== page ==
Don't forget to sign our petition to support the Open College Textbook Act
While the Learning Opportunities With Creation of Open Source Textbooks (LOW COST) Act of 2009 Bill that got a fair amount of attention in March (H.R. 1464-The "OER Bill") is still in committee in the House, the general idea behind the bill has already resurfaced in a new Senate Bill. On Thursday, Sept. 24, the Open College Textbook Act (S. 1714) was introduced in the Senate, and if enacted could be both a more dramatic and sustainable step in the direction of open education than even the March OER Bill.
The Open College Textbook Act proposes "to authorize grants for the creation, update, or adaption of open textbooks."
Specifically, it would authorize the Secretary of Education to award 1-year grants on a competitive basis to higher education institutions, professors, non-profit, or for profit-organizations that produce textbooks. The textbooks would be open licensed and available to be downloaded, redistributed, changed, revised, or altered by any member of the public.
The particularly exciting portion of the Bill is the detailed competitive process that almost ensures the creation of quality open materials. Entities desiring grant funding would have to include in their applications: a plan for review of the quality and accuracy of the content; a plan for access; a plan for distribution and adoption in courses, including a marketing plan (if applicable); and a plan for tracking and reporting formal adoptions of the open textbook. The funding would then be granted to those entities that create high quality, marketable books that correspond to high enrollment classes, and can be easily utilized by faculty members.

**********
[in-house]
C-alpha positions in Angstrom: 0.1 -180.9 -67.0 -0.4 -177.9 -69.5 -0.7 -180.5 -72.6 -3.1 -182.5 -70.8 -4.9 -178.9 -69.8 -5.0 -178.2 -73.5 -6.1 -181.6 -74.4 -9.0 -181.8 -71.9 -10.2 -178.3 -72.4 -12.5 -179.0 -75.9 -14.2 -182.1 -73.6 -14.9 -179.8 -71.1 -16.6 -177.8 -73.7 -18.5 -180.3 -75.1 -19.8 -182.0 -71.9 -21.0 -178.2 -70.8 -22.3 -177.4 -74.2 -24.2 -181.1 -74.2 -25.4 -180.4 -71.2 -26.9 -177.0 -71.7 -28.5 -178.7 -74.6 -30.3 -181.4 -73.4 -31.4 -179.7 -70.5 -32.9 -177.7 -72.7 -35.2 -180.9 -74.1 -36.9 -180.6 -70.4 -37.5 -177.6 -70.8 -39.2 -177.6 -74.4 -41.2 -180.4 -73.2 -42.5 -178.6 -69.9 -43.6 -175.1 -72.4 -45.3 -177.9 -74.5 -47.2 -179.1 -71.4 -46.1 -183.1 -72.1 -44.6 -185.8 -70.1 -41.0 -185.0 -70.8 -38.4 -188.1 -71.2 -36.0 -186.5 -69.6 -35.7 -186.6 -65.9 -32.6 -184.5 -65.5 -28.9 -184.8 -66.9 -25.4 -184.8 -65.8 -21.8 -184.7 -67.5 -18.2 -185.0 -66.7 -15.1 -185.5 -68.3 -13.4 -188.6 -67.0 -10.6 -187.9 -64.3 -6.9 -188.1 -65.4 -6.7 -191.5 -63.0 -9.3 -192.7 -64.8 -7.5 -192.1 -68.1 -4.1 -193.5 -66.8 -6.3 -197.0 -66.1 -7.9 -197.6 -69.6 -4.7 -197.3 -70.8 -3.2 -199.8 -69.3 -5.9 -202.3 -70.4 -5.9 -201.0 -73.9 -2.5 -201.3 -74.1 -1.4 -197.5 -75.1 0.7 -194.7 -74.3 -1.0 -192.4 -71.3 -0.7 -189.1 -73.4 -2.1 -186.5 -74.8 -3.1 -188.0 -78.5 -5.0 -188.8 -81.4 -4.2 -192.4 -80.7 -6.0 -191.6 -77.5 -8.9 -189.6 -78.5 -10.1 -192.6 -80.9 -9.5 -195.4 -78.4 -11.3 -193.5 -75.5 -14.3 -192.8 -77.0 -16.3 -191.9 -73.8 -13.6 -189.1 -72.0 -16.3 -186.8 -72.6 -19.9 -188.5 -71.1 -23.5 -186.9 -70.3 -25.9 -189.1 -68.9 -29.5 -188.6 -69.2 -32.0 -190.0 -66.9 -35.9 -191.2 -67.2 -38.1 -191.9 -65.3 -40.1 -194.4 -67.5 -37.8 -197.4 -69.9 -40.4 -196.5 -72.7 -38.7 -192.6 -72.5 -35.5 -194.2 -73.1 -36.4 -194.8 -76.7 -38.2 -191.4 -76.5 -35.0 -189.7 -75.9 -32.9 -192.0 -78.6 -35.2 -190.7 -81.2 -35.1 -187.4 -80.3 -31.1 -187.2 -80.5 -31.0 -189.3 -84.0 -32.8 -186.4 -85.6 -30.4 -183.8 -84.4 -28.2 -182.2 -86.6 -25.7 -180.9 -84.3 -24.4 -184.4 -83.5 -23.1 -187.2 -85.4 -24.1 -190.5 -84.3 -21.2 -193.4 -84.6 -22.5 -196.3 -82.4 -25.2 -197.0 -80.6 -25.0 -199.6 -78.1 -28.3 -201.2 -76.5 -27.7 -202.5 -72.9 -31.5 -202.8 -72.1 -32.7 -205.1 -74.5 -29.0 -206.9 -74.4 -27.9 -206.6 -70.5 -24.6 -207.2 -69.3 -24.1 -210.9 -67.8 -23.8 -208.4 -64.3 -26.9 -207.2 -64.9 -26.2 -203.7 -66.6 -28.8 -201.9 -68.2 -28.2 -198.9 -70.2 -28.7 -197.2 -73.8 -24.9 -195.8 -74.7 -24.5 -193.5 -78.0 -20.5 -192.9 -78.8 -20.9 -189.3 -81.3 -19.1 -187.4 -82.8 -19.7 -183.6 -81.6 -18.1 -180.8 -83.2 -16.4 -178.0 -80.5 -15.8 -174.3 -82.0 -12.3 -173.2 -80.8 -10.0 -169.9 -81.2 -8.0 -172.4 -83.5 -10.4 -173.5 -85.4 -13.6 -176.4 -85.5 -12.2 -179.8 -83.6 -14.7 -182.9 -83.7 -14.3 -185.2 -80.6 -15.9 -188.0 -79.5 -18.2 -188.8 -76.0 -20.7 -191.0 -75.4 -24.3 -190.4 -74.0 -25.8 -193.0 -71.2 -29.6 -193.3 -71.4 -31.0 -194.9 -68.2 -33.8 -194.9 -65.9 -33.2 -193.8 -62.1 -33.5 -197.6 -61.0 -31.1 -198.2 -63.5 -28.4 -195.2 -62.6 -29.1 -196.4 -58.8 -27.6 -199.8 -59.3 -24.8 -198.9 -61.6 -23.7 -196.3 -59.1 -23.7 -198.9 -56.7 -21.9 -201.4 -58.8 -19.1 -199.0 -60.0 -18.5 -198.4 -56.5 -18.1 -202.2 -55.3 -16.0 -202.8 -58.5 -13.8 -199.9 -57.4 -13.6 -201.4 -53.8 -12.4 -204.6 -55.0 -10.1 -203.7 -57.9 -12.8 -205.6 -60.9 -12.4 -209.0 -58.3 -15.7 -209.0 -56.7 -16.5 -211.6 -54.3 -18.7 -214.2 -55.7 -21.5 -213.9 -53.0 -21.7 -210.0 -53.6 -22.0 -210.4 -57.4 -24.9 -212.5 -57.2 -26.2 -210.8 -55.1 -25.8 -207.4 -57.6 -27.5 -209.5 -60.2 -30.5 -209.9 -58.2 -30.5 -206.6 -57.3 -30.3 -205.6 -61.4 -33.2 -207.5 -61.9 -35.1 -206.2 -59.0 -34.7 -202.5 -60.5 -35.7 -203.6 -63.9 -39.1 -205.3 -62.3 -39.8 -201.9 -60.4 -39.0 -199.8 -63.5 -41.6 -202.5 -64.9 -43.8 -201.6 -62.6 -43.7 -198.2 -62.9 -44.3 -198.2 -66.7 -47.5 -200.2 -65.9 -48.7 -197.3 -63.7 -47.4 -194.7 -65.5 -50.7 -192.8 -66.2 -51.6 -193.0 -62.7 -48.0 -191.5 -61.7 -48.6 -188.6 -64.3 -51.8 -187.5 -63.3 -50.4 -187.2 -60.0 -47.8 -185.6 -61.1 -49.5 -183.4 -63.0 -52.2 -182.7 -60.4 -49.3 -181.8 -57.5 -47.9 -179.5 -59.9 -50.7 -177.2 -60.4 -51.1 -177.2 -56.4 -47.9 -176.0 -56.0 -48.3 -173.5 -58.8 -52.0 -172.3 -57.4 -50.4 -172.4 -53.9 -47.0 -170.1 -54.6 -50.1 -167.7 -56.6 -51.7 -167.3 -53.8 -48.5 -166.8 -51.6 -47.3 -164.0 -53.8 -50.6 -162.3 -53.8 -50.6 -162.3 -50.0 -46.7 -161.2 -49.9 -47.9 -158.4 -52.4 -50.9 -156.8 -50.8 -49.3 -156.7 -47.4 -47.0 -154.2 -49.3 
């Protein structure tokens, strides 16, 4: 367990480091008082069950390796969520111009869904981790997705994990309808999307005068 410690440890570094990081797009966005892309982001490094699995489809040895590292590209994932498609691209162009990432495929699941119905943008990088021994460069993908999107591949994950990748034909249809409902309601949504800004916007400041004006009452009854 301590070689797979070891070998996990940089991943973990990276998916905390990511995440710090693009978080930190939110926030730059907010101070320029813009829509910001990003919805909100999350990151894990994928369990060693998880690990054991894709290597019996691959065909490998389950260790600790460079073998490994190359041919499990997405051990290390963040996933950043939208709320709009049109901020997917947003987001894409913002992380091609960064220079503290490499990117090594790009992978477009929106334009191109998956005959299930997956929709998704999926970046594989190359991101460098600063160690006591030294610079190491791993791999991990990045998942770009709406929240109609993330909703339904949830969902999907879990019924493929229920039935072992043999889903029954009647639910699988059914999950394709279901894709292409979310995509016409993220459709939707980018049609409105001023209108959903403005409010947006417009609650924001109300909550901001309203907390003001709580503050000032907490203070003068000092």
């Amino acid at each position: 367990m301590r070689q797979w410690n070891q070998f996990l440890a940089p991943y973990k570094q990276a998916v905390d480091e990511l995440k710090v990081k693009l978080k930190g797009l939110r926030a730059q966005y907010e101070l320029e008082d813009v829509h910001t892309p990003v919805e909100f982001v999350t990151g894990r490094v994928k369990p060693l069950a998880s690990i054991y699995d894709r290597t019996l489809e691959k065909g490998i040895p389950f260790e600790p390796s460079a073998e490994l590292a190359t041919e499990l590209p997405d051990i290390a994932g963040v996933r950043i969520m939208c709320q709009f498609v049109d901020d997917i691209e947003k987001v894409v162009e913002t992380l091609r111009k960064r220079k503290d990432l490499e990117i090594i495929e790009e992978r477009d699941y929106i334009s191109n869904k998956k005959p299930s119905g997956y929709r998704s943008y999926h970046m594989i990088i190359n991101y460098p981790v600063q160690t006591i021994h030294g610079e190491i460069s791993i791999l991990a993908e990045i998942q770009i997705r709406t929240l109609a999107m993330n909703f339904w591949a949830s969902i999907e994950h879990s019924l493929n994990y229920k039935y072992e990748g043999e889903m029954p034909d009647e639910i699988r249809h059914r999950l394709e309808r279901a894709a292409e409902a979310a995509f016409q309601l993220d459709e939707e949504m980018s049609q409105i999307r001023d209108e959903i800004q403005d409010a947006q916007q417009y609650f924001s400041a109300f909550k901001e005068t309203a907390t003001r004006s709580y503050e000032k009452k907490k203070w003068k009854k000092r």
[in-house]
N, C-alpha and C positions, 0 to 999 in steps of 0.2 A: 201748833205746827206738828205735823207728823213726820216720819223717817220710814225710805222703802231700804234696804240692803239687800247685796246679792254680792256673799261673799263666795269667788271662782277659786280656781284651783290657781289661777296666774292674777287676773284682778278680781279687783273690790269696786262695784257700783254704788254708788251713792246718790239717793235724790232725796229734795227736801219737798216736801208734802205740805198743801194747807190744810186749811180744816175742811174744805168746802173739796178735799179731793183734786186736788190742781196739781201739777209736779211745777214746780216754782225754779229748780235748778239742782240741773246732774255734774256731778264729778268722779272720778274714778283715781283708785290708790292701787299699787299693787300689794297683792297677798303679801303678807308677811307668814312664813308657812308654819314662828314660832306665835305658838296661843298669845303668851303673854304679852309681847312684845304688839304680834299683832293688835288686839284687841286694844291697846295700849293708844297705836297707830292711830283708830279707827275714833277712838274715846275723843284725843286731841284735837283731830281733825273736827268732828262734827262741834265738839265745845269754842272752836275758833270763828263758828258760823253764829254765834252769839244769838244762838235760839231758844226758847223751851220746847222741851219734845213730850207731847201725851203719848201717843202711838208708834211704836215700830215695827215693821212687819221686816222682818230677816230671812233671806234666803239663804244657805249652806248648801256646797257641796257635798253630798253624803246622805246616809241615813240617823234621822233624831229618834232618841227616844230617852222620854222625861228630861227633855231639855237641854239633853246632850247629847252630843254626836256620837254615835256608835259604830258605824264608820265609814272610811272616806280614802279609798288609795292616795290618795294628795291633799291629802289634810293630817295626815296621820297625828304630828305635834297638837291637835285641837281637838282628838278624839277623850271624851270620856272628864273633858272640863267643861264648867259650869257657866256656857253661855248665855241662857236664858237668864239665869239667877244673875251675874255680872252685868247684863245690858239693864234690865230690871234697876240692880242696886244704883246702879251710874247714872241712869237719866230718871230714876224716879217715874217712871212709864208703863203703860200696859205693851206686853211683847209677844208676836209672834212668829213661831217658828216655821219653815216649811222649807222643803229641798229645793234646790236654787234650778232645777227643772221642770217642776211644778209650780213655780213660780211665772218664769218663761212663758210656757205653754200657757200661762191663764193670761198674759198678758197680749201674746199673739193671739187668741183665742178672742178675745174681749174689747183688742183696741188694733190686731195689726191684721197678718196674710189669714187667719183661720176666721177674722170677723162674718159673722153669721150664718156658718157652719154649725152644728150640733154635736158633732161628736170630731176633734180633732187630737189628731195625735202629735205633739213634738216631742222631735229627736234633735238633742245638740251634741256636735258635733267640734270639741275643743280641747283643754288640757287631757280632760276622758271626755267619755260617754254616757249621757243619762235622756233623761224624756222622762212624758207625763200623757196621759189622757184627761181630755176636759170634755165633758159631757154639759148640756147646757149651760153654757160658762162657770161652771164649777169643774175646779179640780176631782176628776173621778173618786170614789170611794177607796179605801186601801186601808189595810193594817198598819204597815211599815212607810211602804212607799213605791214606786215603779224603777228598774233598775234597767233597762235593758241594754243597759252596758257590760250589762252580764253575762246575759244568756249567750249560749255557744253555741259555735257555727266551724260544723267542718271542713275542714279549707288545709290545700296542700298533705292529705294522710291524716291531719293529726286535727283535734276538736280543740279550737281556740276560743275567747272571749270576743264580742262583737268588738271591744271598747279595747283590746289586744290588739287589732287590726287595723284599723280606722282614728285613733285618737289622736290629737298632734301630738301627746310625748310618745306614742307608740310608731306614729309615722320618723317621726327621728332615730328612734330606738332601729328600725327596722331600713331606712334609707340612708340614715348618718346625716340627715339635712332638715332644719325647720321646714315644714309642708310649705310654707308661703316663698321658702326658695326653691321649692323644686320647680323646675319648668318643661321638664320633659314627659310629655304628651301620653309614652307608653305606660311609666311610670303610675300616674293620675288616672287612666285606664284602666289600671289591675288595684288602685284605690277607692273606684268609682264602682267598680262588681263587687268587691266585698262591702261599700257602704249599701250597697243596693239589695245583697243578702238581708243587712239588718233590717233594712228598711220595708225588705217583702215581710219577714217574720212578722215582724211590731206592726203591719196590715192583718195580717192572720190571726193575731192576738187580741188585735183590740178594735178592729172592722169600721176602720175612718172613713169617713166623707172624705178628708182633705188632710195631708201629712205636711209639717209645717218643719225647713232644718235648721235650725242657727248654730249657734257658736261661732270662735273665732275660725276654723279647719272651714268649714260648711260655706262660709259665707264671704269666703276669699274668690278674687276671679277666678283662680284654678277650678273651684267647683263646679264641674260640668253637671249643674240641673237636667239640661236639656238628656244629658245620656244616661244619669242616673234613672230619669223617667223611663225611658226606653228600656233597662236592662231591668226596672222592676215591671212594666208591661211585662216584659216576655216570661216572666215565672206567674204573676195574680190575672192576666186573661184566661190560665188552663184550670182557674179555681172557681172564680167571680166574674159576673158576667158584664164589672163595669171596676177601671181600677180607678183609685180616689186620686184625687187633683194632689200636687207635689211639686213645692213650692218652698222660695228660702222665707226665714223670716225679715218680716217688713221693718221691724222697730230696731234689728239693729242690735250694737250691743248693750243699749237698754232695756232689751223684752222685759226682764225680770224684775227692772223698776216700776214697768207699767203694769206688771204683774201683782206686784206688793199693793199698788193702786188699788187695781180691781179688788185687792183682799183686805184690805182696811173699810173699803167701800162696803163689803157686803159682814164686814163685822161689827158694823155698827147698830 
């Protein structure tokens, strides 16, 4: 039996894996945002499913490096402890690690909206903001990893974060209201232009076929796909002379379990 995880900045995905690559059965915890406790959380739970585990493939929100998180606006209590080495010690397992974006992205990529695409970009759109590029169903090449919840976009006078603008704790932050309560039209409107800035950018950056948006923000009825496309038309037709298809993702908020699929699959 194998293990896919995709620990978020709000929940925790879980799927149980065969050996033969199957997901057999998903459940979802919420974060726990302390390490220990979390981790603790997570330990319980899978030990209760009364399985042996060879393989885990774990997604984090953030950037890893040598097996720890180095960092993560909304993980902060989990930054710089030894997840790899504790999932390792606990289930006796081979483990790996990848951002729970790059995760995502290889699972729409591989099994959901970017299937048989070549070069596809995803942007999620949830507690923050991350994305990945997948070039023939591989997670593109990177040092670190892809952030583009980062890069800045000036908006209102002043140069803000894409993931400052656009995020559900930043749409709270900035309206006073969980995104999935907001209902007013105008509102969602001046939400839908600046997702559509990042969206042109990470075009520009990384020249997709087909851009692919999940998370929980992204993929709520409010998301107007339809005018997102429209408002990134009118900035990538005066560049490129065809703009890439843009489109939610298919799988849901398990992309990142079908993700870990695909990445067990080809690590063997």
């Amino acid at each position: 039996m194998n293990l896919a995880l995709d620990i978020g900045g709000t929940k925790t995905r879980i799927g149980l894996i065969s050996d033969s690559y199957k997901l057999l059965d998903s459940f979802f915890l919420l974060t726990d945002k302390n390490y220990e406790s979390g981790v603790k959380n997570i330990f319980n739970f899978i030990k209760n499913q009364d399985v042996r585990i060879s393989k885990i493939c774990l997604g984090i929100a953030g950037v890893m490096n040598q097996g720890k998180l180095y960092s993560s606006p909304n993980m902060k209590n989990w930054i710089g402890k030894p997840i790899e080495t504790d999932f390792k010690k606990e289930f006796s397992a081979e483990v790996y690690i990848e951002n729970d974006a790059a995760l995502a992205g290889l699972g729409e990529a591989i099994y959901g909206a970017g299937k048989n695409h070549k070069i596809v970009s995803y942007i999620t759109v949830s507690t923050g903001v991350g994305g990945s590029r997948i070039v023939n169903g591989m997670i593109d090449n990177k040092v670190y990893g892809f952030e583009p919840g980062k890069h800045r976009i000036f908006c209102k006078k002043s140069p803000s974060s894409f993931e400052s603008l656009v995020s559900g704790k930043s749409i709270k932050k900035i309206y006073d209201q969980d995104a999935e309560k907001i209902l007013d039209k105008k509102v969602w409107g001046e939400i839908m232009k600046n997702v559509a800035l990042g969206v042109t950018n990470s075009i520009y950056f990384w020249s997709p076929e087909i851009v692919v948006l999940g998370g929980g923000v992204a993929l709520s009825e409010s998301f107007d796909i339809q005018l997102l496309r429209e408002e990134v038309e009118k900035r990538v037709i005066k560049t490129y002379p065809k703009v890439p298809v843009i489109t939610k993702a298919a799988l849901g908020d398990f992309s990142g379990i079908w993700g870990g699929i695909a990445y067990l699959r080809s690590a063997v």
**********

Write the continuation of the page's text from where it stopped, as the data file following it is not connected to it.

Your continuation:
As projects like Wikipedia have made clear, properly structuring an openly licensed project to allow different intensities of participation and transparency are key to success. Any project funded as a result of this legislation must meet the basic standards necessary to allow an open content project to succeed.
Availability of open textbooks would arguably be a huge step towards lowering the cost of a college education, and would also be a positive resource for anyone seeking knowledge in general. This particular bill does contain a controversial section that adds that any educational materials created with Federal Agency grants ("with a federal connection"), not just those authorized by the grants created by the Act, must be licensed under an open license.
On one hand, authorization of competitive grants to create open textbooks would be a great accomplishment on its own, and this section of the bill may be taking the idea of open licensing too far too fast to receive mass support. On the other hand, people who are concerned about the possibility of open course materials competing with the textbook industry should consider the fact that they, or someone they know, are currently paying for these materials and the work that goes into them at least twice, as a taxpayer and a as a student.
Sign a petition to support the Open College Textbooks Act of 2009
Learn more about Open Education here at New Media Rights and from projects like CCLearn.